This funnel has strong performance at the top (lots of people visit the site) but it ends up with less than 1% of the visitors converting to customers.

Using Channels to Track Conversions for Each Campaign

To help Jan understand how her marketing campaigns are performing, she tags all URLs with a UTM code, which KISSmetrics automatically picks up. For example, one of her Facebook ads looks like this:

This sends visitors to the homepage, but the snippet after “.com” allows Jan to track the specific campaign. Each “utm_” is called a parameter. These are used to categorize ads and traffic sources. Jan can use them to track each campaign. There are five parameters to use, and Jan uses the URL builder to create these URLs.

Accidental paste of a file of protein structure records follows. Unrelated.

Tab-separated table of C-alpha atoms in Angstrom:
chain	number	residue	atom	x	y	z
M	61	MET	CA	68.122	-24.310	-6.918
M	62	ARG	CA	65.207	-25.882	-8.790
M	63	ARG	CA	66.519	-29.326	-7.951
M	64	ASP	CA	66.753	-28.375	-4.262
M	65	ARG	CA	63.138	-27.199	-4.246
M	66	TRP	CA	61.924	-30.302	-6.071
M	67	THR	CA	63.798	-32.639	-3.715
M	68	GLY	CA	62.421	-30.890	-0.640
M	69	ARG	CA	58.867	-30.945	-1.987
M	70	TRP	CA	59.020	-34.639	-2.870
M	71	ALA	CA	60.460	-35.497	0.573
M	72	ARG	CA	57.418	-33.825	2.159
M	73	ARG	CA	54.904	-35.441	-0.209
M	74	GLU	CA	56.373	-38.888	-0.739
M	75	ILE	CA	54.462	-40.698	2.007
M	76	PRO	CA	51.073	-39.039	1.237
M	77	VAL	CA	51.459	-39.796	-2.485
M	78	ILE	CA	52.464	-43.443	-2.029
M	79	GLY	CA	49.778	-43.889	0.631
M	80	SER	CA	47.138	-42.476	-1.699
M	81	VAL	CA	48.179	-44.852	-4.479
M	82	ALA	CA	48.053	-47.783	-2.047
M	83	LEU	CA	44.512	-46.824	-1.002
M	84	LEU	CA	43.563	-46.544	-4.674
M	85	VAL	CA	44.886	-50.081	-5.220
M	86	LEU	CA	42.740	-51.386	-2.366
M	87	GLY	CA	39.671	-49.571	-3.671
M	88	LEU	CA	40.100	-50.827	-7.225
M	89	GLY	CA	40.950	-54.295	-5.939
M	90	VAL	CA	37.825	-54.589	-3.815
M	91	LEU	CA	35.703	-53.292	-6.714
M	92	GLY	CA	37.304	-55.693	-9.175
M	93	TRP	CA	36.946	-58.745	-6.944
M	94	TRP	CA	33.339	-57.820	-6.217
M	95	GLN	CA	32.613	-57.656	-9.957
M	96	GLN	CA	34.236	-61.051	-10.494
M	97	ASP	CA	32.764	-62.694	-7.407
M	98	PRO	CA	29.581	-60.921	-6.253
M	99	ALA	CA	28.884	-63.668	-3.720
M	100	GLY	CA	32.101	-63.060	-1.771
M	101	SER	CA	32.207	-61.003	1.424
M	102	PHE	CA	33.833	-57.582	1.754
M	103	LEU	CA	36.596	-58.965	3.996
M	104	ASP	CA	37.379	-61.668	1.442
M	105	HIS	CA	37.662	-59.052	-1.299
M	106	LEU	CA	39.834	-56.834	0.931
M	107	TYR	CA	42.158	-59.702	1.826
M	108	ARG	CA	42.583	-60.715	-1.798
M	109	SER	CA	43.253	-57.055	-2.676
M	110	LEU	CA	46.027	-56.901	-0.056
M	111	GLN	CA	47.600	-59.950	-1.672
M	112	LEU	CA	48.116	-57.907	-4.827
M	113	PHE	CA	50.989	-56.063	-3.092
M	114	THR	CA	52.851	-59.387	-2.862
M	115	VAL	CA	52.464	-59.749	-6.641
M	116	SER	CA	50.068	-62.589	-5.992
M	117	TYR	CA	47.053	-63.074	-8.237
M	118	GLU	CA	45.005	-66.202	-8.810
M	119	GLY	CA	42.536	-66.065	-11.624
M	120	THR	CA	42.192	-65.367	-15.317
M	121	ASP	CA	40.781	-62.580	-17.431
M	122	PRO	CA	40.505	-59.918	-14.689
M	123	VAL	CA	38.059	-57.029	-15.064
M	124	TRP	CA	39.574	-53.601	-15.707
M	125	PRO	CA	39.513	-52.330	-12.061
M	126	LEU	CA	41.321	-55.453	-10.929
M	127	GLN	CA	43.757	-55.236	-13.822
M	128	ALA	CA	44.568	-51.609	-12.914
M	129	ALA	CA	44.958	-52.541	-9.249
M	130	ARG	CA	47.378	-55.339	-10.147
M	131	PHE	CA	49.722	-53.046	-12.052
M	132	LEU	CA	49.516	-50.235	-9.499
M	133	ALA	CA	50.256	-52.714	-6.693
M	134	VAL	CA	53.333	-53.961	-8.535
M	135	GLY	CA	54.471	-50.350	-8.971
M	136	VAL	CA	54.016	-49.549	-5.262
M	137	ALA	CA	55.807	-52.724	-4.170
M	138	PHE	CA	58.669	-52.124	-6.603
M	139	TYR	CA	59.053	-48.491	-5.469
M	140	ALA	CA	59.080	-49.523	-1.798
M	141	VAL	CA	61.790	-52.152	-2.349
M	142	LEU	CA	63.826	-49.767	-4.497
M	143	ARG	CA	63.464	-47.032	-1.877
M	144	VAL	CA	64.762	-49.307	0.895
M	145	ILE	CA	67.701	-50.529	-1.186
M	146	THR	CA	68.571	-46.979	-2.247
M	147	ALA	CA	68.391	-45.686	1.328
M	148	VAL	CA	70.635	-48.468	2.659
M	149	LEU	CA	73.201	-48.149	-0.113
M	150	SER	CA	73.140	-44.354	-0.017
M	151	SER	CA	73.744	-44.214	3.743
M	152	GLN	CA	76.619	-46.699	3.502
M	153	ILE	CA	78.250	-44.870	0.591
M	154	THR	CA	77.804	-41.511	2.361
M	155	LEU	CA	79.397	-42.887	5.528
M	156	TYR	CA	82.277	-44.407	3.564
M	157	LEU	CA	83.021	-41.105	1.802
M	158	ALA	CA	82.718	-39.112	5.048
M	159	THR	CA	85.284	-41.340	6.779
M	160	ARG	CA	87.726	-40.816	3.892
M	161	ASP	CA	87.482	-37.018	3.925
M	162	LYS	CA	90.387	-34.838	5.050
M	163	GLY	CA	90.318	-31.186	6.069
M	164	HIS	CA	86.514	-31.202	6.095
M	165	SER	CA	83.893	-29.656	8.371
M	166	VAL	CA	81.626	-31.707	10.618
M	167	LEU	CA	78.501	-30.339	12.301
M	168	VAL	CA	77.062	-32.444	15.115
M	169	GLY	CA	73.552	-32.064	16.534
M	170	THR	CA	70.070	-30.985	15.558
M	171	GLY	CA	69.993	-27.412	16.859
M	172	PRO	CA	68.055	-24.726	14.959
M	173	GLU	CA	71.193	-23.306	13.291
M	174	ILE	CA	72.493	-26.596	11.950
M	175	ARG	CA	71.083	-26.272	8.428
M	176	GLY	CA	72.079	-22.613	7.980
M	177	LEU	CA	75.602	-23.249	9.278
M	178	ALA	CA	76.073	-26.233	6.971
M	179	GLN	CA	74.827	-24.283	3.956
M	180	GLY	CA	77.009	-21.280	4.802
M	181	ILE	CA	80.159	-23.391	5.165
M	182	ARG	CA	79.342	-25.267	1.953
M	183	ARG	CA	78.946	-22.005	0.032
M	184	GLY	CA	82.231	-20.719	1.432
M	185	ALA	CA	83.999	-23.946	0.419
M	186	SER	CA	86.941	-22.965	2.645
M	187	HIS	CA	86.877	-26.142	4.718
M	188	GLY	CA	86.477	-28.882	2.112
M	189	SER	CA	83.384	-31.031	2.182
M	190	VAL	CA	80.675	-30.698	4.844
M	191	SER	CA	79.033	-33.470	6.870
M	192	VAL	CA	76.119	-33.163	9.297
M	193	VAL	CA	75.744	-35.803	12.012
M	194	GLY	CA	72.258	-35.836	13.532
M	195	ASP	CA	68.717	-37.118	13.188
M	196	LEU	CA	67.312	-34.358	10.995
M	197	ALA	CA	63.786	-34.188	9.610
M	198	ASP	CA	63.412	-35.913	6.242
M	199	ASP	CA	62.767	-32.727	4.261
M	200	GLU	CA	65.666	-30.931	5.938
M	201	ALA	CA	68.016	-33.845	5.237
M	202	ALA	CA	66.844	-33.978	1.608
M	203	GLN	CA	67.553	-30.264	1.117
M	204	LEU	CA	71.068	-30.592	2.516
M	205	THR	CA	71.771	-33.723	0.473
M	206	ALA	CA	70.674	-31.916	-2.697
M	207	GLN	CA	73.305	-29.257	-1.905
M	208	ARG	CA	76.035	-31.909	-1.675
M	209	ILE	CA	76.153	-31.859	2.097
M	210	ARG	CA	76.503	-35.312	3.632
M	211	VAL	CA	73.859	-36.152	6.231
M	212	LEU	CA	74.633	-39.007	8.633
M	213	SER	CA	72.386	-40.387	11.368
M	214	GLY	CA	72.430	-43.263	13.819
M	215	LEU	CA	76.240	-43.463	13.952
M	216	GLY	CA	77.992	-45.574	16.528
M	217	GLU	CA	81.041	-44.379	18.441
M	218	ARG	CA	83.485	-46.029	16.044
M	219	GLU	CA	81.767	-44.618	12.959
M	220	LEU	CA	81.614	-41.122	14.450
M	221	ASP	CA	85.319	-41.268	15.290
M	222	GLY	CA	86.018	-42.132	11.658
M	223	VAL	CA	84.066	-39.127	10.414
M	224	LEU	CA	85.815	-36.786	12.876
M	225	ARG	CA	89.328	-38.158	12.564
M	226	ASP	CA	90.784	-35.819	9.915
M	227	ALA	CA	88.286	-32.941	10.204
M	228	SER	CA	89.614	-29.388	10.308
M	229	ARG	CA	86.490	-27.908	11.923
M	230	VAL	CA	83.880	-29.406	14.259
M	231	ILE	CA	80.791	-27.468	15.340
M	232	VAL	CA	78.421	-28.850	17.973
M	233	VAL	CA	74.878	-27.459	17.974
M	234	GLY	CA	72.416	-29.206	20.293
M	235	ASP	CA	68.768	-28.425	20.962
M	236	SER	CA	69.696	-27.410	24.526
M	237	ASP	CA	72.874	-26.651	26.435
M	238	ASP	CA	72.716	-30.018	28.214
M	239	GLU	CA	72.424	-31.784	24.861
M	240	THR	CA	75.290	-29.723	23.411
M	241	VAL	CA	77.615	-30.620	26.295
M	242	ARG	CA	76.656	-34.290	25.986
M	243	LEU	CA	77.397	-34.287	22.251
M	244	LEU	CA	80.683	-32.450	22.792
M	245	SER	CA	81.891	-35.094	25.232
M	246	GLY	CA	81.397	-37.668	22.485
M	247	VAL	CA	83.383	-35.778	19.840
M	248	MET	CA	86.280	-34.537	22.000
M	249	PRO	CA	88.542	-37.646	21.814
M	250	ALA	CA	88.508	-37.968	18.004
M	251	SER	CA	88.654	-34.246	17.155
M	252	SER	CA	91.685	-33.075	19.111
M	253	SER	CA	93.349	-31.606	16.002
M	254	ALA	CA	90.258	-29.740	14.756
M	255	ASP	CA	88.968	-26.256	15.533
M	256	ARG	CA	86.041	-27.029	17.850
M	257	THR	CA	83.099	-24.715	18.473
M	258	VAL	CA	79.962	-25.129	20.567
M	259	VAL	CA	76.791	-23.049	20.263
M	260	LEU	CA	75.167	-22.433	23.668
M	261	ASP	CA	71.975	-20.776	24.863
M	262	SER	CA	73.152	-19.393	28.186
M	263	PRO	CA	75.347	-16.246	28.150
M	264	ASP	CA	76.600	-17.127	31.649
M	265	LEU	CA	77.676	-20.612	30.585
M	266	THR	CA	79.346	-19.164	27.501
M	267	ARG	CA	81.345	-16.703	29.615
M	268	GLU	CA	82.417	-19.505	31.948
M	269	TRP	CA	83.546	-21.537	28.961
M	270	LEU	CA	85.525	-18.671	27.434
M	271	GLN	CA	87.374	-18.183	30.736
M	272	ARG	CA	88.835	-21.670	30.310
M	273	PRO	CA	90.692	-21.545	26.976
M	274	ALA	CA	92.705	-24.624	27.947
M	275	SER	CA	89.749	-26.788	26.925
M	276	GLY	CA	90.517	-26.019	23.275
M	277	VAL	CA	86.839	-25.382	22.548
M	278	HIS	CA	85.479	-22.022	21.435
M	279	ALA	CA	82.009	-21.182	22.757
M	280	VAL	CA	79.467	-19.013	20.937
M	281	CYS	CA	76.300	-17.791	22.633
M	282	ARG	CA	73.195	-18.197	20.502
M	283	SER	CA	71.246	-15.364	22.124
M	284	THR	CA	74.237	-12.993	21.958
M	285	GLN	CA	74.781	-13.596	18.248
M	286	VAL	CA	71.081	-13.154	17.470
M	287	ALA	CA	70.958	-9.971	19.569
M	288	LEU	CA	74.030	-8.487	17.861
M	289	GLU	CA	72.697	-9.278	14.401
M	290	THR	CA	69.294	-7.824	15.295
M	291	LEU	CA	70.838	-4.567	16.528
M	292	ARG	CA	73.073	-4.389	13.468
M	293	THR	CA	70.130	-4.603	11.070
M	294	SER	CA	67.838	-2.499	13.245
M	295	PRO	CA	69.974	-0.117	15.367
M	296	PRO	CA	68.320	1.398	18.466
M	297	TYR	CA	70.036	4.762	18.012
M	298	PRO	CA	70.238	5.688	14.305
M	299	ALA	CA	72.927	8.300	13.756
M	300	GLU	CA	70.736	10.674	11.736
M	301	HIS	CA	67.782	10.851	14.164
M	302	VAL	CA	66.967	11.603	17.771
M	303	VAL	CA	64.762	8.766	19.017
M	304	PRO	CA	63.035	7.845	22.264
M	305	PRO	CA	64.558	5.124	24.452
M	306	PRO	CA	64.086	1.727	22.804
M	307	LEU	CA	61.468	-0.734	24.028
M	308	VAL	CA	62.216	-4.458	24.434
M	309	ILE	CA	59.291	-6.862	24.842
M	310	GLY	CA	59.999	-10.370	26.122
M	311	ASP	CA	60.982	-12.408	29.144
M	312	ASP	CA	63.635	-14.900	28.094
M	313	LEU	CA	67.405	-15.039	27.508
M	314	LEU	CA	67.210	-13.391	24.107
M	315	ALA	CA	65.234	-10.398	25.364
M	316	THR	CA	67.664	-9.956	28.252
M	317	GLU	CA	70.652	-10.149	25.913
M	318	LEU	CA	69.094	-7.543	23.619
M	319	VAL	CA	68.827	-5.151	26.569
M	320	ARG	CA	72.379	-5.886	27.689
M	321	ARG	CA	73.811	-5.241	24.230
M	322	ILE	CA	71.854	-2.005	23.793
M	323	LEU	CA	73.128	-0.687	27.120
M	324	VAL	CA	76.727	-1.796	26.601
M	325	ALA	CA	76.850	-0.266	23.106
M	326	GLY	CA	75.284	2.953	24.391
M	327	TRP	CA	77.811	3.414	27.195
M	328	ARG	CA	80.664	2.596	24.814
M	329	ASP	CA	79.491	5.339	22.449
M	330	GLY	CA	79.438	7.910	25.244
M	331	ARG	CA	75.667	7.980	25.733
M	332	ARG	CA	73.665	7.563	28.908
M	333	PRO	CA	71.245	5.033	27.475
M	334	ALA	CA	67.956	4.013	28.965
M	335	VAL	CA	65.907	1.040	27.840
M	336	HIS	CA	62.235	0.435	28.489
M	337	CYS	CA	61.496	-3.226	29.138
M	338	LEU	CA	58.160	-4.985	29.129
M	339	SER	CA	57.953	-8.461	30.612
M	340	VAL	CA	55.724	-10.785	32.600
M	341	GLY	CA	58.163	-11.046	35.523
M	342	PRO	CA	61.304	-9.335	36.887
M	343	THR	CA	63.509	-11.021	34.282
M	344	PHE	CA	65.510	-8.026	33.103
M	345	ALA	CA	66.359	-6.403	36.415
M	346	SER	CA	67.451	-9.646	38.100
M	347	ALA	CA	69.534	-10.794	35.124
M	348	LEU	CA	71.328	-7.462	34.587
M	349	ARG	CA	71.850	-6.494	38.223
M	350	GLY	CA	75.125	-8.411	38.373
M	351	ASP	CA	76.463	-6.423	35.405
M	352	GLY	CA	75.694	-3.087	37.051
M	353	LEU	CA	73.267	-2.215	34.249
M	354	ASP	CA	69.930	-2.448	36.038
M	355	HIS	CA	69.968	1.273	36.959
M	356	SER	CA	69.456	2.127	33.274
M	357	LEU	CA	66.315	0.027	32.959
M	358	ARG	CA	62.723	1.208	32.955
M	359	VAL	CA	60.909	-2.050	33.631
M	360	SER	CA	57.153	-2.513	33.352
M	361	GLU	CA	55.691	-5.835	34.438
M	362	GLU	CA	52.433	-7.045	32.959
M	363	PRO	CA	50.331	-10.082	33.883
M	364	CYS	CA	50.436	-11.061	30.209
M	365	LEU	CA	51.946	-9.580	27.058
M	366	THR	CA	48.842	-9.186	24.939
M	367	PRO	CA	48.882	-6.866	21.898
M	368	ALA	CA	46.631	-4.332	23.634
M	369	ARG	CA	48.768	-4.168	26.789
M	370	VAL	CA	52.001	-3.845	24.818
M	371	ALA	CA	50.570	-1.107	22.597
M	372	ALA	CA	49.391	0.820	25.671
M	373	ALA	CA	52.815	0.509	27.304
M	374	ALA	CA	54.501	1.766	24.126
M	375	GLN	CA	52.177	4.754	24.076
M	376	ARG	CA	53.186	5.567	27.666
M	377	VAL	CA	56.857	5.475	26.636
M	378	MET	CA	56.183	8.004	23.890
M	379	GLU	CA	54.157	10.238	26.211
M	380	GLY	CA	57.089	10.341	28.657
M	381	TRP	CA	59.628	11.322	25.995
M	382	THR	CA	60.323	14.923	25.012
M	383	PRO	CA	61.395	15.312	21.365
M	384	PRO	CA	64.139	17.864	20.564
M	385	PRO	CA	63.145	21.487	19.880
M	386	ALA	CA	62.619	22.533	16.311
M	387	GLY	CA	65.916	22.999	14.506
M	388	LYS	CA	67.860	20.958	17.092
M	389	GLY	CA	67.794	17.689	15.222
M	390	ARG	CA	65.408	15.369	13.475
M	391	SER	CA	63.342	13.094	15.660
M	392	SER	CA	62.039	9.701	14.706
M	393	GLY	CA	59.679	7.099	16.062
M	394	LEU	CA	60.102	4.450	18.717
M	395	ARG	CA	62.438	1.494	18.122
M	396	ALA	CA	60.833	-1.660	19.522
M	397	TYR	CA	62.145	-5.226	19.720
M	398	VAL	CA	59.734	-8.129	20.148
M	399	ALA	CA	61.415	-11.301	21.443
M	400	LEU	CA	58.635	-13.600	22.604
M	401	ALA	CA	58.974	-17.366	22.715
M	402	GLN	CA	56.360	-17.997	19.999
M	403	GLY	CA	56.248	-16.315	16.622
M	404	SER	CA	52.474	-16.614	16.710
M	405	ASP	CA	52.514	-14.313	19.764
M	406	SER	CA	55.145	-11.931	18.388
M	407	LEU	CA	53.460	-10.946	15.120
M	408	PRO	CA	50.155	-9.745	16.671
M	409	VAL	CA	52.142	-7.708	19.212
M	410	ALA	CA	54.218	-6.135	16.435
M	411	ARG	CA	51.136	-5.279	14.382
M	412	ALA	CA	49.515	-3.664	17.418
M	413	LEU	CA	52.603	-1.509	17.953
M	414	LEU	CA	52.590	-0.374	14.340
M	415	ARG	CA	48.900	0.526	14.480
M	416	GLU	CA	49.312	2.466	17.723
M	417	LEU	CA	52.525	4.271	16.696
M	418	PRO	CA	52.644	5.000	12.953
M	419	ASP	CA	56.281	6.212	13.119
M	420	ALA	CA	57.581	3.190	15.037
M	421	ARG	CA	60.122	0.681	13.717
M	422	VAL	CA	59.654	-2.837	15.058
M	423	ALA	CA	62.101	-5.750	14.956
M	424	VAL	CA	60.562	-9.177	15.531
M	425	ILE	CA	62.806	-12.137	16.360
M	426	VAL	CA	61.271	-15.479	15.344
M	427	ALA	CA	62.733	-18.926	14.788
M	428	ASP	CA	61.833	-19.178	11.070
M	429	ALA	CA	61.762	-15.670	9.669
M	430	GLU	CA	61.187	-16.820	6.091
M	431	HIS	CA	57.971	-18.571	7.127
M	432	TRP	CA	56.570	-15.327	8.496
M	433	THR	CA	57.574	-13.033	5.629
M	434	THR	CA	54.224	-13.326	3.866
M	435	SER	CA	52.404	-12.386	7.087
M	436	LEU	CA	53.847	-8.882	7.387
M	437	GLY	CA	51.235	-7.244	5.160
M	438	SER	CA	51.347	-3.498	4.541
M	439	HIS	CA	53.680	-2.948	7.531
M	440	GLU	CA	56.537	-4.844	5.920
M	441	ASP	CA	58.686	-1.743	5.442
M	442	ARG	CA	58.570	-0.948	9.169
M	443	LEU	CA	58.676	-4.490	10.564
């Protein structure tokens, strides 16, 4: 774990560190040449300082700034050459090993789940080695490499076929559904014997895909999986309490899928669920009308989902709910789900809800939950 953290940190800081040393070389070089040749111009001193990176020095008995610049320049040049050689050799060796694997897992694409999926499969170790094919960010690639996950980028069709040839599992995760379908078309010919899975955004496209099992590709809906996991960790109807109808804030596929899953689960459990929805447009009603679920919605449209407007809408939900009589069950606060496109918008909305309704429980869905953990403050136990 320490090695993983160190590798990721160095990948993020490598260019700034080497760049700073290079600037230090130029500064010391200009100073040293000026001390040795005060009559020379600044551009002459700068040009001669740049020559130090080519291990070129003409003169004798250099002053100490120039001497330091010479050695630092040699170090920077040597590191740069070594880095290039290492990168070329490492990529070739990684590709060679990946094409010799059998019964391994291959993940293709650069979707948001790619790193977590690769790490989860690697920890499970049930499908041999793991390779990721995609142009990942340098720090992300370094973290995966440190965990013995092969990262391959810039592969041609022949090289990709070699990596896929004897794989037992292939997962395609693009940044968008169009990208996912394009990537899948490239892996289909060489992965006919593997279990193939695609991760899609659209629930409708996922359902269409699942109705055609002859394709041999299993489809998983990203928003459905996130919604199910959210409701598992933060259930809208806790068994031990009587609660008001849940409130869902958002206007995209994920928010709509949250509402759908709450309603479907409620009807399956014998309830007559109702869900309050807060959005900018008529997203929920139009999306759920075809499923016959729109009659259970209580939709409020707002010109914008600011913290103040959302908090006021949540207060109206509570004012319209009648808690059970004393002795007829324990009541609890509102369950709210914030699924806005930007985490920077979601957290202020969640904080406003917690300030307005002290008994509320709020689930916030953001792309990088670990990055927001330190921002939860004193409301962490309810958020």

Now here’s the best part. The KISSmetrics Funnel Report allows Jan (and all KISSmetrics customers) to segment her reports by any campaign parameter. KISSmetrics also automatically categorizes all these traffic sources into channels. There are seven channels:

  • Direct – These are people who come from a direct referrer. In many cases, these are people who come to you directly by typing your URL into their browser.
  • Organic – People who come to your website via a search engine are included in this channel. Also, people who set up a UTM parameter and have the utm_medium as “organic” or “search” will be put in this channel.
  • Referral – This channel is for those who come to your site via a third party that isn’t a search engine or social site. If they aren’t from those referrers, they’ll be put in this channel.
  • Email – People who are referred via an email campaign with the utm_medium as “email” or “e-mail” are put in this channel.